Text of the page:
It was noted that some devotees tended to give special emphasis to his instructions or tried to explain their experience with him with reference to śāstra. These were classified as vāṇī presentations. Others tended to focus on some interaction he had with him, how he dealt with them, how they were encouraged by him, and so forth. These were classified as vapuḥ presentations.
In the world outside of ISKCON, the controversy over the firing of a Google engineer for distributing an allegedly sexist manifesto can be seen from another non-spiritual perspective: competitive chess. In 2015, a similar firestorm within the sport arose when Nigel Short, a U.K. Grandmaster said that “we should ‘gracefully accept it as a fact’ that men possess different skills to women that make them better able to play chess at a high level.” The reaction was widespread and brutal yet irrational.
For example, many, including many women international grand masters, pointed out that former women’s world champion Judith Polgar had formerly trounced Short in a series of games and held this up as proof that he was wrong. “Judith Polgar, the former women’s world champion, beat Nigel Short eight classical games to three in total with five draws, said Amanda Ross, who runs the Casual Chess Club of London. “She must have brought her man brain. Let’s just hope Nigel didn’t crash his car on those days, trying to park it. At least this resolves the age-old debate as to whether there’s a direct link between chess-playing ability and intelligence. Clearly not.”
But to such criticisms, Short noted that outlier events do not invalidate the general case. “The fact that I have one bad score against an individual doesn’t prove anything” he said. “I’m talking about averages here . . . statistically women don’t [compete] in the same numbers. The average gap is pretty large and that is down to sex differences . . . Those differences exist.”
So, there is a lot of discussion in the news about a Google engineer who posted a 10-page internal memo at Google about improving work-place gender diversity without resorting to the usual affirmative action policies and who subsequently (and very quickly) got fired for it. Many have characterized the engineer’s manifesto as a heresy, most condemning it and others lauding it, one even comparing it to Martin Luther’s act of nailing his 95 Theses to the wall of the Roman Catholic Church.
But the most interesting part of this open discussion so far has been what some experts in the field of psychology have been saying. For the most part, the experts seem to agree with the engineer.
In an article titled “The Google Memo: Four Scientists Respond,” (archived version here) one of the scientists, Geoffrey Miller, an evolutionary psychology professor at the University of New Mexico, praises the memo for its adherence to science. He says, “Graded fairly, his memo would get at least an A- in any masters’ level psychology course.” He thinks it’s spot on in terms of the current understanding of science, even though it is diametrically opposed to prevailing attitudes and trends about gender equality. The rest of the scientists in the article are between somewhat to generally supportive of the memo.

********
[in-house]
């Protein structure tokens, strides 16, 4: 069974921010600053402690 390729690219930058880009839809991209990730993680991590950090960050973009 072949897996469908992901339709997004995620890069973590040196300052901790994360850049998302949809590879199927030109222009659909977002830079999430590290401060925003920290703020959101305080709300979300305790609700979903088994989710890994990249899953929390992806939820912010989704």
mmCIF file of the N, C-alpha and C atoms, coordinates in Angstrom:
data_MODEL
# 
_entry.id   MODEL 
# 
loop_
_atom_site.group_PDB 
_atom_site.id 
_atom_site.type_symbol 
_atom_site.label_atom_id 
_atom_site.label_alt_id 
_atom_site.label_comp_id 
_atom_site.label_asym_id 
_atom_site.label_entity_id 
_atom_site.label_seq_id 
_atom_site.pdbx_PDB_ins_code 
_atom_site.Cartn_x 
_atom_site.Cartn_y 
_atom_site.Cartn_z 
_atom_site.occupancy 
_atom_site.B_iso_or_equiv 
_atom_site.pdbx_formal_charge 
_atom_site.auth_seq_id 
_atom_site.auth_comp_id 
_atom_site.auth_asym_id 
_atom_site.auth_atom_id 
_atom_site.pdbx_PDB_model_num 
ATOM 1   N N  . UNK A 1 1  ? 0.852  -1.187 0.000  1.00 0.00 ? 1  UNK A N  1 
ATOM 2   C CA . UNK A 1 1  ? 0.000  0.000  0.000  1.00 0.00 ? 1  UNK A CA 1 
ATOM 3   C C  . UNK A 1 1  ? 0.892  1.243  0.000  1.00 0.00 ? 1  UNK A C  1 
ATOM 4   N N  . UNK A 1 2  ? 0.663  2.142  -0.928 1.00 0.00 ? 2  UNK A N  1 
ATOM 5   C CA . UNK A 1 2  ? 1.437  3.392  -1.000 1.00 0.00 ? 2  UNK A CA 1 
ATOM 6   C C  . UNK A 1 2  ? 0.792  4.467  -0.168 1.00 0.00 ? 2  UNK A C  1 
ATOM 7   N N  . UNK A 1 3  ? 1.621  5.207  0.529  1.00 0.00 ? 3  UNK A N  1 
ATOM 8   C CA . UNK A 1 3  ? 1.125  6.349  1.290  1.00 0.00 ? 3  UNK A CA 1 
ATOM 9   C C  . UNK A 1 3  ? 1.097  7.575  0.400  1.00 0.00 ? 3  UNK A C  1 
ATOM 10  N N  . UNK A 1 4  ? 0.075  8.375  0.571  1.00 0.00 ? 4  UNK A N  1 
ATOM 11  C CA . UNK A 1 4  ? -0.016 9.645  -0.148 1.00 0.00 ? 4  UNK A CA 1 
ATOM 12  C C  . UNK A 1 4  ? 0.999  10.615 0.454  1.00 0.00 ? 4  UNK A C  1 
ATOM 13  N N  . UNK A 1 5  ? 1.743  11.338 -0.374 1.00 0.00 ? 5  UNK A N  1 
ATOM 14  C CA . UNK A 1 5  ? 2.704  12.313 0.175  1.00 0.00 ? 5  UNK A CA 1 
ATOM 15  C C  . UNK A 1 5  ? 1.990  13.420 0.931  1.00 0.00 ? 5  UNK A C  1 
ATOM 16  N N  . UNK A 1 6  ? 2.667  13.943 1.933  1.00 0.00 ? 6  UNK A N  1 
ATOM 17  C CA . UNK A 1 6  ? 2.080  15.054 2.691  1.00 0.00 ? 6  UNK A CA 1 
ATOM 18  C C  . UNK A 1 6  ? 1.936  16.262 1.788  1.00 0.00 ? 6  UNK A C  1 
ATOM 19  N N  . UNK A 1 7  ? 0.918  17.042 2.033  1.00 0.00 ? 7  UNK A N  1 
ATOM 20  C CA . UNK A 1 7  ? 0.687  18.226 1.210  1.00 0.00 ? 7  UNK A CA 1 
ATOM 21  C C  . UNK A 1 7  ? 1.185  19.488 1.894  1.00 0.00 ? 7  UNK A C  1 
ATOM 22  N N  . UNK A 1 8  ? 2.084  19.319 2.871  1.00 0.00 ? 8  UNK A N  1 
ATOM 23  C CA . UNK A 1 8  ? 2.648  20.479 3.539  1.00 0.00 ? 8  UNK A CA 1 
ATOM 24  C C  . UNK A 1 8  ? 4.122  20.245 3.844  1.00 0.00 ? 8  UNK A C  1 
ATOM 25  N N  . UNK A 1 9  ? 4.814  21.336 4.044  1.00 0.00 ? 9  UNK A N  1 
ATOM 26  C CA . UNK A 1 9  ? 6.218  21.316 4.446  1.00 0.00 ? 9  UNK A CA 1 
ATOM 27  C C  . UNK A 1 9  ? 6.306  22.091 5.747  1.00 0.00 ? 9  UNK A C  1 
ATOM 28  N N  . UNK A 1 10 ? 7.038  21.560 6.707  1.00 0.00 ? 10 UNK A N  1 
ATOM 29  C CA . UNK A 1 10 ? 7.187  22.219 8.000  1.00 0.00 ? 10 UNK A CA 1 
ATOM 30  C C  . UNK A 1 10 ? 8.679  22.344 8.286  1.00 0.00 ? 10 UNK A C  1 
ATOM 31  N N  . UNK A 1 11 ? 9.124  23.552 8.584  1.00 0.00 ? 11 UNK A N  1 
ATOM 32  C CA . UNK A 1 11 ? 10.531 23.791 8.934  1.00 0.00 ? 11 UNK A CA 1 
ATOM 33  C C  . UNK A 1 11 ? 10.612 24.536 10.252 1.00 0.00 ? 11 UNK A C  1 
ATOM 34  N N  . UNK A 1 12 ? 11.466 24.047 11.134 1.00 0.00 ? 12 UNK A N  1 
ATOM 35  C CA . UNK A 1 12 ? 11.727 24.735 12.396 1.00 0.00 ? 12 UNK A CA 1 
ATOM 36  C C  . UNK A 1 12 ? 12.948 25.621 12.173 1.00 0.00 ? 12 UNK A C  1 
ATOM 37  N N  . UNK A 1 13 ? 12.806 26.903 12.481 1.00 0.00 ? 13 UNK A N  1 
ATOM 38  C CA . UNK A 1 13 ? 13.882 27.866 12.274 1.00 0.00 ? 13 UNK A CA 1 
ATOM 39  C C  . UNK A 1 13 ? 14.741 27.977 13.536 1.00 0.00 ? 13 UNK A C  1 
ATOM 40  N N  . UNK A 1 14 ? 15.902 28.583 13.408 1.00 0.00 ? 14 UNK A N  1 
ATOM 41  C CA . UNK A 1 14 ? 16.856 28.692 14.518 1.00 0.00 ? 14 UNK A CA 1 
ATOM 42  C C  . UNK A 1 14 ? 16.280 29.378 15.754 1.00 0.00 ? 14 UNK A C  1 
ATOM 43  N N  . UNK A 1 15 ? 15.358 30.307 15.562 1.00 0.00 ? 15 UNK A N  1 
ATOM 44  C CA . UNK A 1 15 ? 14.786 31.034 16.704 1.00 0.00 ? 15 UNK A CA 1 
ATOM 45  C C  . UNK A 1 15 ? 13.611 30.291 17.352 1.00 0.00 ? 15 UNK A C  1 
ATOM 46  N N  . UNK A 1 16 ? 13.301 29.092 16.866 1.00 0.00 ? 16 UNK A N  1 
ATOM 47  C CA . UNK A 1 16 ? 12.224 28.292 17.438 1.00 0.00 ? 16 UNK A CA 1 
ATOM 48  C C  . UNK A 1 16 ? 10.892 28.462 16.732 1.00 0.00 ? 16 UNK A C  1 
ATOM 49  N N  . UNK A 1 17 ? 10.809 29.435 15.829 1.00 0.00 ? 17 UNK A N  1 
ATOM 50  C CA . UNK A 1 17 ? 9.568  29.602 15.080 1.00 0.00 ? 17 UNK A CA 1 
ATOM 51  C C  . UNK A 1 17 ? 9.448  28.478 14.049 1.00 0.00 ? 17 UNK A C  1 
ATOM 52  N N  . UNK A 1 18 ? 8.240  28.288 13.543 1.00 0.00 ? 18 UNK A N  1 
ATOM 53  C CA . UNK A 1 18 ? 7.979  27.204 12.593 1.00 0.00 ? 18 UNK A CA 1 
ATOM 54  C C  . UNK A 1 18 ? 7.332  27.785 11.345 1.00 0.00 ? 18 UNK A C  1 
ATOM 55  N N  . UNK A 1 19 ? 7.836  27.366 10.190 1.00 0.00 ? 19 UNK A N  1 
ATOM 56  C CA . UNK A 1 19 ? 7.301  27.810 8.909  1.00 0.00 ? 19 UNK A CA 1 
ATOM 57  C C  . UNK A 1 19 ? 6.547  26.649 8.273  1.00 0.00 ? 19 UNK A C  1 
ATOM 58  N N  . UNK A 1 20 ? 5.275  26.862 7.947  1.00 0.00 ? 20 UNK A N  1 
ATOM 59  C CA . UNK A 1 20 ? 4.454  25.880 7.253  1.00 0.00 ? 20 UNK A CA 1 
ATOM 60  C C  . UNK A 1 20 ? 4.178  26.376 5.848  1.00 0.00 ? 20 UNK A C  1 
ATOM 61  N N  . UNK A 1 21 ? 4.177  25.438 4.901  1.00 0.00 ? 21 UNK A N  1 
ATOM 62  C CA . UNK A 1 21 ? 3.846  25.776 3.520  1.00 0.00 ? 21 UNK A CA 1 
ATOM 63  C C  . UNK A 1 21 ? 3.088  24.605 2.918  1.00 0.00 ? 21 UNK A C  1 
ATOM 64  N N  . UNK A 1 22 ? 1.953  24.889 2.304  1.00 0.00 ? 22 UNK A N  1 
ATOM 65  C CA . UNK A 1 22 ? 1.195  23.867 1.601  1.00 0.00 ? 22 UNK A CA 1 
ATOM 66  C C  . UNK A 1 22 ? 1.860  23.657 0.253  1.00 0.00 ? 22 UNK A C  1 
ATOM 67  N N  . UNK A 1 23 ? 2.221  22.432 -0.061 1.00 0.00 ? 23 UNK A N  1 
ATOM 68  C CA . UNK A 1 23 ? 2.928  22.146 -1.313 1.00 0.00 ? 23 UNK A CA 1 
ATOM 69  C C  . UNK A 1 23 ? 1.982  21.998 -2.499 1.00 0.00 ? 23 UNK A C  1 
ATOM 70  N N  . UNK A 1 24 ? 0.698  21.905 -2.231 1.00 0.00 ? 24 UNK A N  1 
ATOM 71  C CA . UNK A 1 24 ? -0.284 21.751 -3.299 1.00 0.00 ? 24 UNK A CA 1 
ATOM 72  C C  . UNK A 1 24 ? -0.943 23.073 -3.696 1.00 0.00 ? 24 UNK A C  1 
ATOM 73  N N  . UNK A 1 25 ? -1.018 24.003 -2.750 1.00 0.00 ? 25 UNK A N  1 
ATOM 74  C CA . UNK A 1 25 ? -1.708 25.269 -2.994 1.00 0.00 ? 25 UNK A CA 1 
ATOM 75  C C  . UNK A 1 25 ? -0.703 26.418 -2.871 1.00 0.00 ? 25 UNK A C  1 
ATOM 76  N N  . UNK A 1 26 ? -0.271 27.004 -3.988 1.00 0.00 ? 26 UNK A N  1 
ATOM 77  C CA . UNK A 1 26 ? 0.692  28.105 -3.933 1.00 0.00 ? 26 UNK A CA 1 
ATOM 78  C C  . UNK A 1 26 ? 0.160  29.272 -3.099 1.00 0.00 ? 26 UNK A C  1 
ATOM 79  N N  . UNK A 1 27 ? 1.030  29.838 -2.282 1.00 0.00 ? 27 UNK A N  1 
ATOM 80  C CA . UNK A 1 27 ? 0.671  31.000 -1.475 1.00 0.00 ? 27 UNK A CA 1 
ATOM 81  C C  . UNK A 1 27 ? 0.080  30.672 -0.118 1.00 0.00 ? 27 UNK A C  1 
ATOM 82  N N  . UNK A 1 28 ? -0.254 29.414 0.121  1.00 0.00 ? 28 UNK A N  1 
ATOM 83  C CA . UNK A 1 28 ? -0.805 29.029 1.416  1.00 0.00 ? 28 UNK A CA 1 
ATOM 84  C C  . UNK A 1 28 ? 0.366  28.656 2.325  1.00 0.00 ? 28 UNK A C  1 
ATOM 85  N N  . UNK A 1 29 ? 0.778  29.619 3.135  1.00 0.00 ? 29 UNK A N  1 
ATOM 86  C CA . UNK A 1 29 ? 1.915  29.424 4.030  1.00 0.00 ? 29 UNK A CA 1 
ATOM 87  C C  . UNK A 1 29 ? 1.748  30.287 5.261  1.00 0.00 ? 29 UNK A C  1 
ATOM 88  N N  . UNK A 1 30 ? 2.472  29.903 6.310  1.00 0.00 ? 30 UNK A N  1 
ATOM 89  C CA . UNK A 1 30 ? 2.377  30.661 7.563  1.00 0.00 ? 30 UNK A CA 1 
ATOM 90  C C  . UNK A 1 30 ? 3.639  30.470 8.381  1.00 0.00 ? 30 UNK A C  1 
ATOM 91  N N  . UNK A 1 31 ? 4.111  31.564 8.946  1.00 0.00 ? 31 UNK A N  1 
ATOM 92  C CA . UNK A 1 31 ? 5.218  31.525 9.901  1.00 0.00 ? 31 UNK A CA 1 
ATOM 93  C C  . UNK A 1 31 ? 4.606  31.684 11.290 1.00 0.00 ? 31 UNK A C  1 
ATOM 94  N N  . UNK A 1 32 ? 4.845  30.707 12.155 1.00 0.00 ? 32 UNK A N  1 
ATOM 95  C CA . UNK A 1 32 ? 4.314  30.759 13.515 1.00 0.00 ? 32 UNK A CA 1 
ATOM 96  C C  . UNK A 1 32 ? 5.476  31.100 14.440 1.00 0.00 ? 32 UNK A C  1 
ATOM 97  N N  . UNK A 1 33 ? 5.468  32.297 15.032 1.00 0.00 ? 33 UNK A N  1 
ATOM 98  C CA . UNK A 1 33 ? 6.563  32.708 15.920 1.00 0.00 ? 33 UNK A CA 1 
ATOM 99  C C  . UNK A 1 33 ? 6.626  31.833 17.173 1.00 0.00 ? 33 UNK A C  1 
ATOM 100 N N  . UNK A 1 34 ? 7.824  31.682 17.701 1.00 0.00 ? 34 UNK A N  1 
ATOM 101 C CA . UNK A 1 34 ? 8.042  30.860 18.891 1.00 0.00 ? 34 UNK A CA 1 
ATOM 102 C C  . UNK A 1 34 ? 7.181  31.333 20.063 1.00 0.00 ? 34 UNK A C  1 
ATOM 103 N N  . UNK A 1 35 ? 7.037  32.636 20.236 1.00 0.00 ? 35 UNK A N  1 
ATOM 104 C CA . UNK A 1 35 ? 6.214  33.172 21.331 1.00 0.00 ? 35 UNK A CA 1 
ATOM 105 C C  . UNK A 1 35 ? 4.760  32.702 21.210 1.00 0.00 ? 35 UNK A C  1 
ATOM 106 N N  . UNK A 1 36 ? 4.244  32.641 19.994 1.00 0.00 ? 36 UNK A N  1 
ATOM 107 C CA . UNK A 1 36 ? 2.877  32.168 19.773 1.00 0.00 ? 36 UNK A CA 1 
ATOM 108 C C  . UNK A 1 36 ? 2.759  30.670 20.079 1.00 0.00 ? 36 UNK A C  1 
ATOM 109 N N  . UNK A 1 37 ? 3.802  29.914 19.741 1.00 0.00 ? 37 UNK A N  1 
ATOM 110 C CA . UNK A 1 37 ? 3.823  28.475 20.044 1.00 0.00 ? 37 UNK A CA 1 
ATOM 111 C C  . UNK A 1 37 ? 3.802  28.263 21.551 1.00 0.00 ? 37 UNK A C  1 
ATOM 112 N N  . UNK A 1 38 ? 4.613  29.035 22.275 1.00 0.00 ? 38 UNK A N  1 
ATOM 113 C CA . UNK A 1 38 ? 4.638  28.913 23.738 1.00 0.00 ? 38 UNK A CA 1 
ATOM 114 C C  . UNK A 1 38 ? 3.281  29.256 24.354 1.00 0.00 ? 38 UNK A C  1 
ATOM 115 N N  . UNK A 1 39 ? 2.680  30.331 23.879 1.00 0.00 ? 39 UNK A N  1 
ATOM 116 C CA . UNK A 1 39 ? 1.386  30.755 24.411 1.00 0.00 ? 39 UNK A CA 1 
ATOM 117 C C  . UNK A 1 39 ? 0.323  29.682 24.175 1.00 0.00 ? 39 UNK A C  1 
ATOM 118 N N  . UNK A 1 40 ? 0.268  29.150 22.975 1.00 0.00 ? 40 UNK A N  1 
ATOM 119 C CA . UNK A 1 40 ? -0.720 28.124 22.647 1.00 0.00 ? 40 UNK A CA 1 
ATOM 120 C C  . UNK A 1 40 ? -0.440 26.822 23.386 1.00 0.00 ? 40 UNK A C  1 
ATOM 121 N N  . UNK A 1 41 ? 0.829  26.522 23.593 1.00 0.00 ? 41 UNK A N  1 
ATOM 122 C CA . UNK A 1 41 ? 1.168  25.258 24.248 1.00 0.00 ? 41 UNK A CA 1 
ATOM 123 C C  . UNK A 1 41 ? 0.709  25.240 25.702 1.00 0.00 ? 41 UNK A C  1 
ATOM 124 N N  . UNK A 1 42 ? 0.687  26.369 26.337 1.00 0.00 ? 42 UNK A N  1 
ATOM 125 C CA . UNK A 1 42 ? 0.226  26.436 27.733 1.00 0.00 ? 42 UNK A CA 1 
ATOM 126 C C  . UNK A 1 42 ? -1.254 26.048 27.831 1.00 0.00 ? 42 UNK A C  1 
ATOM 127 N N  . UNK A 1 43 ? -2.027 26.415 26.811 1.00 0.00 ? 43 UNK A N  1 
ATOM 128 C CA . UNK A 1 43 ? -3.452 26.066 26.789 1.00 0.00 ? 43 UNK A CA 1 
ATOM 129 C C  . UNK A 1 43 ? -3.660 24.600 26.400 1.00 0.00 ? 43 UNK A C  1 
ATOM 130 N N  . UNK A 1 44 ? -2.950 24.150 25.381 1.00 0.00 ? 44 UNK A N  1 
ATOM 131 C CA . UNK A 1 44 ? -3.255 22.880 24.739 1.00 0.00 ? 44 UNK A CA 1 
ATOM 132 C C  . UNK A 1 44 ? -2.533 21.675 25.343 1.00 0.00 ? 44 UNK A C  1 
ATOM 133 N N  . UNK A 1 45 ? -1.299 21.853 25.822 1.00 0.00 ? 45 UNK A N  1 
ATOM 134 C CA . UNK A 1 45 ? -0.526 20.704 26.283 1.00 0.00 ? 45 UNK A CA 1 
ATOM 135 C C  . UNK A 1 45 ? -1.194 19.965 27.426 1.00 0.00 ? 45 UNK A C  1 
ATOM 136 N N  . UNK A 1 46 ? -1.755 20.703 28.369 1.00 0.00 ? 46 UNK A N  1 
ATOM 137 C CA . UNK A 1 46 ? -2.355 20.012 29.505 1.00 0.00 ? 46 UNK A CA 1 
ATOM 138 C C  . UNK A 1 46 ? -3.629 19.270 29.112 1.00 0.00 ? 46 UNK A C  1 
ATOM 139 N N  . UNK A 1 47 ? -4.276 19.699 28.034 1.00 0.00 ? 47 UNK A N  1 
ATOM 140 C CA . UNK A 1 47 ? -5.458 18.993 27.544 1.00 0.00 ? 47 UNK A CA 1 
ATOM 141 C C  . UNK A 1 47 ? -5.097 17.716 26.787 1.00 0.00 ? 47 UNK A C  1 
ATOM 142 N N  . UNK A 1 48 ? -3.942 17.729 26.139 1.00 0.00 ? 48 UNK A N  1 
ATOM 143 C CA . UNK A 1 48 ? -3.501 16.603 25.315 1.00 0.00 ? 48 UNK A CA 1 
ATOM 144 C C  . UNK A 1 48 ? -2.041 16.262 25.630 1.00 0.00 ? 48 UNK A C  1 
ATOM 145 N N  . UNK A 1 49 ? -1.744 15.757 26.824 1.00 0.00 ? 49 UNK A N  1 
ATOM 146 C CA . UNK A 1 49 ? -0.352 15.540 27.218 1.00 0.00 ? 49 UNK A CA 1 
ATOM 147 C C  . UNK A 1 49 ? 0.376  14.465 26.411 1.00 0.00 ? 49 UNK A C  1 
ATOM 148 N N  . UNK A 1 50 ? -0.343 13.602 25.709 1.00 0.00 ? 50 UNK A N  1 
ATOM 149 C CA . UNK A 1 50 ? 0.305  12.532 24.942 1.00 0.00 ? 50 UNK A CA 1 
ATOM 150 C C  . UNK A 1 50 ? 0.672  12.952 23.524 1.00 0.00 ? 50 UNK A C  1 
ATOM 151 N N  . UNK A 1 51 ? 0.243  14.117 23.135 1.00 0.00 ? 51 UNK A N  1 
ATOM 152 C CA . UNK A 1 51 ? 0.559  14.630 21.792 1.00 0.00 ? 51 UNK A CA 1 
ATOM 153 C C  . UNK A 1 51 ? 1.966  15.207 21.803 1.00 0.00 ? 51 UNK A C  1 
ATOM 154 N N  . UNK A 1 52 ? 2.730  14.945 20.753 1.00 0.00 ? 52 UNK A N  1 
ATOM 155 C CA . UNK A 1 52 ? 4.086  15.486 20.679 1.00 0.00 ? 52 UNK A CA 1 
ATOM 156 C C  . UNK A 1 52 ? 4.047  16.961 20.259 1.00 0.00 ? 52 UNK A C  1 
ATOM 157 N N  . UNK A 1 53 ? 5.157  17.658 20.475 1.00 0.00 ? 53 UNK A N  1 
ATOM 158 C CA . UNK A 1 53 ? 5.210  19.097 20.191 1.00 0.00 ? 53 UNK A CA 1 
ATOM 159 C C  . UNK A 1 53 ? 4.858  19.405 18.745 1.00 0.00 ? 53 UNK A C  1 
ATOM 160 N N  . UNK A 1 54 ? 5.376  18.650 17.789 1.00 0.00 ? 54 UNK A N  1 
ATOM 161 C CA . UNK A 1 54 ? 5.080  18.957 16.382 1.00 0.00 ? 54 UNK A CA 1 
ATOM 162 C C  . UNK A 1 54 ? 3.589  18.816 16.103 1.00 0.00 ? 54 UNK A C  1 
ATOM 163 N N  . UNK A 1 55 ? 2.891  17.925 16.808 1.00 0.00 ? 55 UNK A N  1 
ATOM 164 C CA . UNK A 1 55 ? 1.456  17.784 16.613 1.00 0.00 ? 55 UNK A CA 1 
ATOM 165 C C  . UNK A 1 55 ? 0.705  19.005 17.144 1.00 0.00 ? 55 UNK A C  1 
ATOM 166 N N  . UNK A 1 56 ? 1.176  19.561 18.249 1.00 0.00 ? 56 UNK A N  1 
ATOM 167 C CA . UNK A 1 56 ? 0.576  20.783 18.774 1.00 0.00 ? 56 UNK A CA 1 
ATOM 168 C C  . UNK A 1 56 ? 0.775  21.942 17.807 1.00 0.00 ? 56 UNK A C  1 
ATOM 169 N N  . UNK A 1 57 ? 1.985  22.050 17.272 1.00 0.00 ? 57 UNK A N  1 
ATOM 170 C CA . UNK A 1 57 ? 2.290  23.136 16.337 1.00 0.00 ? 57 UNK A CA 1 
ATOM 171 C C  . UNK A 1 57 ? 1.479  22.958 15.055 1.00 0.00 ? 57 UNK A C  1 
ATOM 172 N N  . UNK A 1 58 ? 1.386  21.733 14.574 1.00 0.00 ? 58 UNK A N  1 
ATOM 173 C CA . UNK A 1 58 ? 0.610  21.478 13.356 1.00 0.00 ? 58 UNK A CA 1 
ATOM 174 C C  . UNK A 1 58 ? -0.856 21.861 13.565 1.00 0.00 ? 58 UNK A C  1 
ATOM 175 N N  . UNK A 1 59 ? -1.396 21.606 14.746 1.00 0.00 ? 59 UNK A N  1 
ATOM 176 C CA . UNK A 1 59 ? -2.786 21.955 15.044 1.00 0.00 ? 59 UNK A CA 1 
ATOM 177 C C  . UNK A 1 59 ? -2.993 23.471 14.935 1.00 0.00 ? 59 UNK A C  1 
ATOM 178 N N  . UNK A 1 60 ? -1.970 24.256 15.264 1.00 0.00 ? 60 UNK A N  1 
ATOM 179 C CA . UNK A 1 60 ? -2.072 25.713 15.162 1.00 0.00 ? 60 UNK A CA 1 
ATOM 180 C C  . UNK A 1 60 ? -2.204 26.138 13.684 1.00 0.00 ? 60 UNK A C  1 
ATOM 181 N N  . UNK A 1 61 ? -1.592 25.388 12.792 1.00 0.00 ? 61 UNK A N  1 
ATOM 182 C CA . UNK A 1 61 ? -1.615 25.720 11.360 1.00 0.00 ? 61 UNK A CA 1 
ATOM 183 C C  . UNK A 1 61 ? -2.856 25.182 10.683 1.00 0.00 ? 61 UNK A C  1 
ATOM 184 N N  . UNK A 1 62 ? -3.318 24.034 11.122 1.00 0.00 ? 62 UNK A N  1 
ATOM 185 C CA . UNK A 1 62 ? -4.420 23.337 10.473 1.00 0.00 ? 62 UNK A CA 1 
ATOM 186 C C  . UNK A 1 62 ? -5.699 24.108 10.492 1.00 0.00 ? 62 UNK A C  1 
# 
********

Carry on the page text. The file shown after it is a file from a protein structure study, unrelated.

“I am so much disgusted by this troublesome business of marriage, because nearly every day I receive some complaint from husband or wife, and practically this is not my business as sannyasi to be marriage counsellor, so henceforward I am not sanctioning any more marriages. . .
From a talk by Tamal Krishna Goswami
I will give you some instances to show you that Prabhupada was not equal to women. I was sitting with Prabhupada at 7 Bury Place, our first temple in London. He told me that if Jamuna Devi who was the wife of the temple president, had been a man, it would have been she that would have been the temple president. In other words, she was more qualified than her husband. But because she was a woman, he could not make her the temple president.
Later on, I was handed three slips of paper in which the names of different persons were listed when Prabhupada was preparing to form his first GBC. They finally found these three pieces of papers in the archives. They are in Prabhupada’s own handwriting on backs of envelopes and on the first two he lists, on one of them he lists three women, on one he lists two women and in the third list that I got, he lists only eleven men. And when he formed the GBC, there were no women. Now he wouldn’t allow women to be temple president, so how could he allow women to be GBC? I am just showing you how he was not equal.
Another way he was not equal is after a while, very rarely did women accompany him on a walk. Now the women claim that this is because of the sannyasis. I don’t know which sannyasis they are talking about, but some of the sannyasis, they say, were really pushing the women away and not letting them have an equal right. There may be some truth to that but Prabhupada allowed it. Prabhupada was not so unaware of the fact that there were no women on the walk. He could have said, “Where is so and so, where is so and so?” and he did used to say, “Where is so and so, where is so and so?” but that so and so was always a sannyasi or a senior man. So I don’t think that Prabhupada was equal to all.